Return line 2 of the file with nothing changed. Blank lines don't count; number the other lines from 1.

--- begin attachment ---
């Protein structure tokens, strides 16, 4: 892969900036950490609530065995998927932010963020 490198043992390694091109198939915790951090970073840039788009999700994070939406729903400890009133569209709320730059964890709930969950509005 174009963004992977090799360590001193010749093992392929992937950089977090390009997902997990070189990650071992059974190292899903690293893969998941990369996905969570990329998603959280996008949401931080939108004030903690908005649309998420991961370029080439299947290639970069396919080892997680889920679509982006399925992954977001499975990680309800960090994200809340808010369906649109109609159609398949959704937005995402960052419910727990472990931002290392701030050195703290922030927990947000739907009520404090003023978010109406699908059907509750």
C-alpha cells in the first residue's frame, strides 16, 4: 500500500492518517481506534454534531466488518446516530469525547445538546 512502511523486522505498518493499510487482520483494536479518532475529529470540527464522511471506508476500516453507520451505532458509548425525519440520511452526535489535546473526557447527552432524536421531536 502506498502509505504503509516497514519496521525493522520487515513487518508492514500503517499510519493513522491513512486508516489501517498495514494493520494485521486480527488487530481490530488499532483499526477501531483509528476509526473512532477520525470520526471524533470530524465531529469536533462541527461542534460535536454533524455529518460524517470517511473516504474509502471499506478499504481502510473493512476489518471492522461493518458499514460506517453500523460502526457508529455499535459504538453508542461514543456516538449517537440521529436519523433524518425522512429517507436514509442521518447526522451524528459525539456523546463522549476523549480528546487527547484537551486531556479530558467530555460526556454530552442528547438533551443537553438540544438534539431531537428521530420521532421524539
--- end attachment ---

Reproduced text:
C-alpha cells in the first residue's frame, strides 16, 4: 500500500492518517481506534454534531466488518446516530469525547445538546 512502511523486522505498518493499510487482520483494536479518532475529529470540527464522511471506508476500516453507520451505532458509548425525519440520511452526535489535546473526557447527552432524536421531536 502506498502509505504503509516497514519496521525493522520487515513487518508492514500503517499510519493513522491513512486508516489501517498495514494493520494485521486480527488487530481490530488499532483499526477501531483509528476509526473512532477520525470520526471524533470530524465531529469536533462541527461542534460535536454533524455529518460524517470517511473516504474509502471499506478499504481502510473493512476489518471492522461493518458499514460506517453500523460502526457508529455499535459504538453508542461514543456516538449517537440521529436519523433524518425522512429517507436514509442521518447526522451524528459525539456523546463522549476523549480528546487527547484537551486531556479530558467530555460526556454530552442528547438533551443537553438540544438534539431531537428521530420521532421524539